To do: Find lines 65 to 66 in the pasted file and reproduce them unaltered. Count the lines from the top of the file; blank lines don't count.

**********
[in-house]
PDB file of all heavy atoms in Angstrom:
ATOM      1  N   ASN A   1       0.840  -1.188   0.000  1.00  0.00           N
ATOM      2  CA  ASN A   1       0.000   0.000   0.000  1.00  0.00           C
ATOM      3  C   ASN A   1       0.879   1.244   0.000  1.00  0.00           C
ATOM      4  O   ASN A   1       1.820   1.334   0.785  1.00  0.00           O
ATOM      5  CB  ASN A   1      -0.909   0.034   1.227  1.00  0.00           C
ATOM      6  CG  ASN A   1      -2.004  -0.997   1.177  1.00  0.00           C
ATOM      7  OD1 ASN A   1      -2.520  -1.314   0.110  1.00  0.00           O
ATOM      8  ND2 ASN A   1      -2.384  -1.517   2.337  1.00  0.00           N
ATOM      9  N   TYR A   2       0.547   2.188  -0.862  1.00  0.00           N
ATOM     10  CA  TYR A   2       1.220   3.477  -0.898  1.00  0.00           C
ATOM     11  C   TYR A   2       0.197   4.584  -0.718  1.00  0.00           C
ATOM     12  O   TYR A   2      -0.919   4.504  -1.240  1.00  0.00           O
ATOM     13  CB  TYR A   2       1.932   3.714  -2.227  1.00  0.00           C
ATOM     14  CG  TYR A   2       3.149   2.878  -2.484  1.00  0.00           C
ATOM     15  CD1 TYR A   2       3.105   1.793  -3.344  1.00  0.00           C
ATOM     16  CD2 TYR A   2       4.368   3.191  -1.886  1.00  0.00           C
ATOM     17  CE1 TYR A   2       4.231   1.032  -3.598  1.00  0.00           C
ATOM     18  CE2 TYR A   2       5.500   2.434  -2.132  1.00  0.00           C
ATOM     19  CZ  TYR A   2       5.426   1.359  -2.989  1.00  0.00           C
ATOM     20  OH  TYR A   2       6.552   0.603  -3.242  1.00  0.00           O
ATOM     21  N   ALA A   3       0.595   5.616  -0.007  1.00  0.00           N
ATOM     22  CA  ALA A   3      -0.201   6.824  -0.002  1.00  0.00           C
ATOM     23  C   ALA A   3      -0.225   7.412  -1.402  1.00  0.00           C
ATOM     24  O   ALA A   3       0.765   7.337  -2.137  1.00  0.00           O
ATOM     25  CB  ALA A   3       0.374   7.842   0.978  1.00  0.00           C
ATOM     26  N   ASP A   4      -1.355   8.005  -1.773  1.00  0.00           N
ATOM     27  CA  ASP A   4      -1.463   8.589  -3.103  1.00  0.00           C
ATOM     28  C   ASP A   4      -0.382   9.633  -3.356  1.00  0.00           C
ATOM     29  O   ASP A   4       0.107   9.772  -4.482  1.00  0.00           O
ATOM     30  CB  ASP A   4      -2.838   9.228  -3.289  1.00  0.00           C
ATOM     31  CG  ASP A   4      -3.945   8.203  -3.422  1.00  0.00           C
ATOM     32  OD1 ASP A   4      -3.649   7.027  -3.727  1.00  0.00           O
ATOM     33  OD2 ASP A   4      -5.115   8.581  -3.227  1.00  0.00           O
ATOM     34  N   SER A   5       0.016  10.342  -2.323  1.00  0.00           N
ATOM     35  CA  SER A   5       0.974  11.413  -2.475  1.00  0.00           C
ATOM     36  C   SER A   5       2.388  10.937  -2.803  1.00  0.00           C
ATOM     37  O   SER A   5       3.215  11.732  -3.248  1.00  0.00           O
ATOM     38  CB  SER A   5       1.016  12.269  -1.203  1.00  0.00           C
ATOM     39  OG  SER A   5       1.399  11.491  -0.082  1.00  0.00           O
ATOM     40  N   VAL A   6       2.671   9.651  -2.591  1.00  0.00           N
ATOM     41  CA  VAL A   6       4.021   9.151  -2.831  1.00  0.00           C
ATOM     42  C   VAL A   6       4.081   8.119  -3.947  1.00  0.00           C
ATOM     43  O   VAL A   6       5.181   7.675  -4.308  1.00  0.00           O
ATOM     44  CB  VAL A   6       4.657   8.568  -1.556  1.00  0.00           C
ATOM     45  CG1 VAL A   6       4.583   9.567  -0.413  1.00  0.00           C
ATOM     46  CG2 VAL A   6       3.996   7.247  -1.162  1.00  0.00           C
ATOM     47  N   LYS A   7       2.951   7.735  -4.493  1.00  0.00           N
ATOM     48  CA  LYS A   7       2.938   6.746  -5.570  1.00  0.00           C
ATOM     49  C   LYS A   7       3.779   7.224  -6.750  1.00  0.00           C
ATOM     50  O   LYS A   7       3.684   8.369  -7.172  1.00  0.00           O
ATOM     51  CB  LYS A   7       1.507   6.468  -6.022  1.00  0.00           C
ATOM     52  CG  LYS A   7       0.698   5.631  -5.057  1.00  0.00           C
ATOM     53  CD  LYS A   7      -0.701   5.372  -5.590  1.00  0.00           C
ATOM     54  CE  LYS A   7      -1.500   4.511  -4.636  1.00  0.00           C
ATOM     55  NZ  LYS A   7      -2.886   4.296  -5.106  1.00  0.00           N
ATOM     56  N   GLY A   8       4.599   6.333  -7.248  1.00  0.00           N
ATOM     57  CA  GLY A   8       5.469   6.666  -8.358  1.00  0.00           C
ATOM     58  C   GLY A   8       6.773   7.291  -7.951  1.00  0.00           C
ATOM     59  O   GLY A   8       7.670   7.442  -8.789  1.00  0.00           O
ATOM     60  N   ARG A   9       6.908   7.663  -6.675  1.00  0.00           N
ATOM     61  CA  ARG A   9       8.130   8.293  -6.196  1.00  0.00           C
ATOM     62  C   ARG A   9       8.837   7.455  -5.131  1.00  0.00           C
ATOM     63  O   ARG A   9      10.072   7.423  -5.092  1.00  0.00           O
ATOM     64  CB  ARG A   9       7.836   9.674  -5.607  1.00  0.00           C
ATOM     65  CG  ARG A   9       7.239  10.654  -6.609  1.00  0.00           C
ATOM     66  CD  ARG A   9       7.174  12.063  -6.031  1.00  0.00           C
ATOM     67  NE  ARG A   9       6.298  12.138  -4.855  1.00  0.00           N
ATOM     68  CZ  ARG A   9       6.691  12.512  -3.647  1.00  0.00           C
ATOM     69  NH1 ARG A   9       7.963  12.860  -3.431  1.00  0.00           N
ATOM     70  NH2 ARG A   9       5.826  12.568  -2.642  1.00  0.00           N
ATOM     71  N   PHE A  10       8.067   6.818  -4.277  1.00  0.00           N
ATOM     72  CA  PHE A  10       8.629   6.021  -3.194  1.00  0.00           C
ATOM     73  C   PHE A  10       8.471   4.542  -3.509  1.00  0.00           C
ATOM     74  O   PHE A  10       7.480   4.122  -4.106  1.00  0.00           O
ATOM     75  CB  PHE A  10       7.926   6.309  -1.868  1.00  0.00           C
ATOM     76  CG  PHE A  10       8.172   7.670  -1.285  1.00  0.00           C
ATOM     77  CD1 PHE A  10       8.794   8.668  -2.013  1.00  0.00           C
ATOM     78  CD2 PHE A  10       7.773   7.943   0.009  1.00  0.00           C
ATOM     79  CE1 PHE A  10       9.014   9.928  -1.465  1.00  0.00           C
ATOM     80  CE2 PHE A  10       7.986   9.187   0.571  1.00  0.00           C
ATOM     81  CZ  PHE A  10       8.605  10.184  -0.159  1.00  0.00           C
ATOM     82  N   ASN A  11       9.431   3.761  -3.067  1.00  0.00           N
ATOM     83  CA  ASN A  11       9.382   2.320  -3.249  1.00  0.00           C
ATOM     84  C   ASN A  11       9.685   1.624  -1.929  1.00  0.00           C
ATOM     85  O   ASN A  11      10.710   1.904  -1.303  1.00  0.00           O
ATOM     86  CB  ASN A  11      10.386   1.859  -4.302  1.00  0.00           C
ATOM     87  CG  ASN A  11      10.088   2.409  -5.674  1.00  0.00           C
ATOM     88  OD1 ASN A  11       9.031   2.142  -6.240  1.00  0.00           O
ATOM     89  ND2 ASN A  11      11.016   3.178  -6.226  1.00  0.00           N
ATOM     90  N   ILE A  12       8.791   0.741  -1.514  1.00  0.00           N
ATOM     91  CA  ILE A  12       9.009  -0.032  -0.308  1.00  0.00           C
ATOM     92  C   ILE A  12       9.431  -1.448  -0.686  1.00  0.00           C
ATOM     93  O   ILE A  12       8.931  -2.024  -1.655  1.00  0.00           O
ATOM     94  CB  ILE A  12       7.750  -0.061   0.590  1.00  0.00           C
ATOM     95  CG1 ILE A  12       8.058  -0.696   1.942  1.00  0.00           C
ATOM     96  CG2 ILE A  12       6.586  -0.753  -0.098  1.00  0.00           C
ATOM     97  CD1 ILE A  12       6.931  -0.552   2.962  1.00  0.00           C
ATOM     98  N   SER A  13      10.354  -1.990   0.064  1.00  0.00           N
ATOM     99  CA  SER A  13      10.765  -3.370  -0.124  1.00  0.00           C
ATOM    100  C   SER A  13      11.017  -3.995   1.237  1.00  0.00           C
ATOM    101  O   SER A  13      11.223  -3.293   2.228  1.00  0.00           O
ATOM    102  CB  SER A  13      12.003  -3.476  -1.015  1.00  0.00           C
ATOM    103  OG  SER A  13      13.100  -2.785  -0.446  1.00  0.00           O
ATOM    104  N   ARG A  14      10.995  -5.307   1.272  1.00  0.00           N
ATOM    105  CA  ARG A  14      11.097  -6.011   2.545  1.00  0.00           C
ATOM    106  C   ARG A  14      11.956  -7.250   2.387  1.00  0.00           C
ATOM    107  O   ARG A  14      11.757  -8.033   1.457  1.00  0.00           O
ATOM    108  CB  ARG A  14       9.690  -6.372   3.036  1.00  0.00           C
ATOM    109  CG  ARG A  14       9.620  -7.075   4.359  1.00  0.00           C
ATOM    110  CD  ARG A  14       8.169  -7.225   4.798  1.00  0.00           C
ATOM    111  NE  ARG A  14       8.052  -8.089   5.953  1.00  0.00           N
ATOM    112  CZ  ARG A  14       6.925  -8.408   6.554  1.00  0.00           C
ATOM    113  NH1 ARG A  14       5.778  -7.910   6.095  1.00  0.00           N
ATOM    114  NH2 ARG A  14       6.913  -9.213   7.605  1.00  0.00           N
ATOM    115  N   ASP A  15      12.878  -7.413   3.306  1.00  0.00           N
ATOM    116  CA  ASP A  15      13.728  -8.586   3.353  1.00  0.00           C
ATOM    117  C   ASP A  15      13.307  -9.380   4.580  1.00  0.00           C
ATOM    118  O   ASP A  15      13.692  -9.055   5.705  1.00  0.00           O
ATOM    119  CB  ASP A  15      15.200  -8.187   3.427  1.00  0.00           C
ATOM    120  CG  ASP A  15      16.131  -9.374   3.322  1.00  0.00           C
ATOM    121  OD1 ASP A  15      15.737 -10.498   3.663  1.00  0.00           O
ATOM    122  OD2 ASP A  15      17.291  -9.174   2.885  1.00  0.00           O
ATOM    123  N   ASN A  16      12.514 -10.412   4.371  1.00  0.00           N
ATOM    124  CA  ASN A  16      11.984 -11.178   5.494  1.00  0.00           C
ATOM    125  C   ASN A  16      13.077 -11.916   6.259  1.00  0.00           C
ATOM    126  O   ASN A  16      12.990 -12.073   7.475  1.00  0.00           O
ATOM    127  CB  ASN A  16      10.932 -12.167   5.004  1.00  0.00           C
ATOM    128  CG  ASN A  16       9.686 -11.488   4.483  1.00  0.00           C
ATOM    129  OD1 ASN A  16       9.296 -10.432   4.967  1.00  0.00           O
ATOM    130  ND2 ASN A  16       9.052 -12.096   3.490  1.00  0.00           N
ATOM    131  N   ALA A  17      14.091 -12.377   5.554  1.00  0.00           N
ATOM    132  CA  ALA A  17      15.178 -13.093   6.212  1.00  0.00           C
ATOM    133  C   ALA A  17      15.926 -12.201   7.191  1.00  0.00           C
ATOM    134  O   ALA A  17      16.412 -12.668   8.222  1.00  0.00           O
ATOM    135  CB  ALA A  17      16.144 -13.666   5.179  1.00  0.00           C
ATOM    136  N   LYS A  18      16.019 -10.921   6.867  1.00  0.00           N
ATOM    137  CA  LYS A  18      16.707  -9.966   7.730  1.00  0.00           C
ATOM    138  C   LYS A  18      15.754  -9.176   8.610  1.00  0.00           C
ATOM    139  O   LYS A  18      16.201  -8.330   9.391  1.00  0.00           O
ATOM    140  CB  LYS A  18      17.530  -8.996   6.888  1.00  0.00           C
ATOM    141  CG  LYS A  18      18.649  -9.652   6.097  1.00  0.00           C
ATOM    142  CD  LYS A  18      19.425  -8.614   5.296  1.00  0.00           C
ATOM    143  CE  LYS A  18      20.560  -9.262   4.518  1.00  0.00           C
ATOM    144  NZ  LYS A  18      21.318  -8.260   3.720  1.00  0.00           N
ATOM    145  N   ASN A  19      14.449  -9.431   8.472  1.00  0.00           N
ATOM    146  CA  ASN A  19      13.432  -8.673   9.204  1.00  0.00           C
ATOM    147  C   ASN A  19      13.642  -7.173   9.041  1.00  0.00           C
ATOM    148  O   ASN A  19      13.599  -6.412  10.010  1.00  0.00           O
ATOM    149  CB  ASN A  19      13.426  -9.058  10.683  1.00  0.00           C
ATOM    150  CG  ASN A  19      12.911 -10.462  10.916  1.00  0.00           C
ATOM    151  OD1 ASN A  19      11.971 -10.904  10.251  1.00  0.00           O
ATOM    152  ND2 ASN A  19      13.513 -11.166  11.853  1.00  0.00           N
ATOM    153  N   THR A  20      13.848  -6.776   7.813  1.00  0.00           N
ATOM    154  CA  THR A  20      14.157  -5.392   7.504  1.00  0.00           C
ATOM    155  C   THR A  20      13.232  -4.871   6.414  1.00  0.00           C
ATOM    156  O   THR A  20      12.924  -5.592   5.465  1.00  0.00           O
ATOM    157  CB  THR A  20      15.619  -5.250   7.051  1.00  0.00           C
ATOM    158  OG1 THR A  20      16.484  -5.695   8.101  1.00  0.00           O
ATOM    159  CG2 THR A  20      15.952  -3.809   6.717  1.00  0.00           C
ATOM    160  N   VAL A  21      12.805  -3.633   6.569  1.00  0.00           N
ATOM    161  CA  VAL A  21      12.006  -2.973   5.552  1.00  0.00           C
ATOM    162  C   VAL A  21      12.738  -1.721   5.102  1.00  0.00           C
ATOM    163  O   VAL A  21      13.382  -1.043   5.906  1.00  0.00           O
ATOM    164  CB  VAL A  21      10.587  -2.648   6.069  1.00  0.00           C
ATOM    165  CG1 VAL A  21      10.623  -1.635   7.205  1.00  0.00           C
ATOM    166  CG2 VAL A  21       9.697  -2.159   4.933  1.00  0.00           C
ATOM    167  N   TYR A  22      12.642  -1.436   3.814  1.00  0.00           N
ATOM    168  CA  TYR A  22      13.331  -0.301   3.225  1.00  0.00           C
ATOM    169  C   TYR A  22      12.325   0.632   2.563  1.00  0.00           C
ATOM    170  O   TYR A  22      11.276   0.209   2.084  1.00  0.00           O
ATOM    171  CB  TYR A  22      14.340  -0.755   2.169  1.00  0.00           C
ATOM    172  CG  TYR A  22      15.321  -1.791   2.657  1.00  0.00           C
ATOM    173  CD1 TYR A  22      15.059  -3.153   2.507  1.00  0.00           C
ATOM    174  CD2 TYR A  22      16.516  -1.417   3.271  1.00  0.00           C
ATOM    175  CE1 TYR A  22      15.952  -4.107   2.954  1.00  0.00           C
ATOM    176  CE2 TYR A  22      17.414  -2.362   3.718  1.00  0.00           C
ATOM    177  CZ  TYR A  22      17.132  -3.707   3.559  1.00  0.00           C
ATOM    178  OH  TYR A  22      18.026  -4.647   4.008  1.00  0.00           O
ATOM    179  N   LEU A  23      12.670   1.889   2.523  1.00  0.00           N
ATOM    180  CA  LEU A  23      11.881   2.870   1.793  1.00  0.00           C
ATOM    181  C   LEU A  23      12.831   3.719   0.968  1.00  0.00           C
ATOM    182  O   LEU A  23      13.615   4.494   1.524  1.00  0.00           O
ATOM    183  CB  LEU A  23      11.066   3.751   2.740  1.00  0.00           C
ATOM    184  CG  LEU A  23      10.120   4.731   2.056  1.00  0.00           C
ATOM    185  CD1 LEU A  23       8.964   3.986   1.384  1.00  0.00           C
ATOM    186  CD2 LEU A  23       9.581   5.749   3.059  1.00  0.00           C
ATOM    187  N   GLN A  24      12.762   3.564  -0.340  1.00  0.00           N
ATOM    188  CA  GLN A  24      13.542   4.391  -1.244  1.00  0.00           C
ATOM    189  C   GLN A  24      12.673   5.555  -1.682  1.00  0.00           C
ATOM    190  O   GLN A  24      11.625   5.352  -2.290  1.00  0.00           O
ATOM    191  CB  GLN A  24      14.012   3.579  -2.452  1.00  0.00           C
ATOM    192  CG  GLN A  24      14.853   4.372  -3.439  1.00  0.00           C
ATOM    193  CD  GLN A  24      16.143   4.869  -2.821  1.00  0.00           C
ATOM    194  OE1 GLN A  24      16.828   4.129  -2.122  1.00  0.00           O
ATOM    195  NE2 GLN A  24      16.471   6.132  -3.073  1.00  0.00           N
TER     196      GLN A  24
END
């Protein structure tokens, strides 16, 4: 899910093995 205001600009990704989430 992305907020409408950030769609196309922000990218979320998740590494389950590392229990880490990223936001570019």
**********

ATOM     63  O   ARG A   9      10.072   7.423  -5.092  1.00  0.00           O
ATOM     64  CB  ARG A   9       7.836   9.674  -5.607  1.00  0.00           C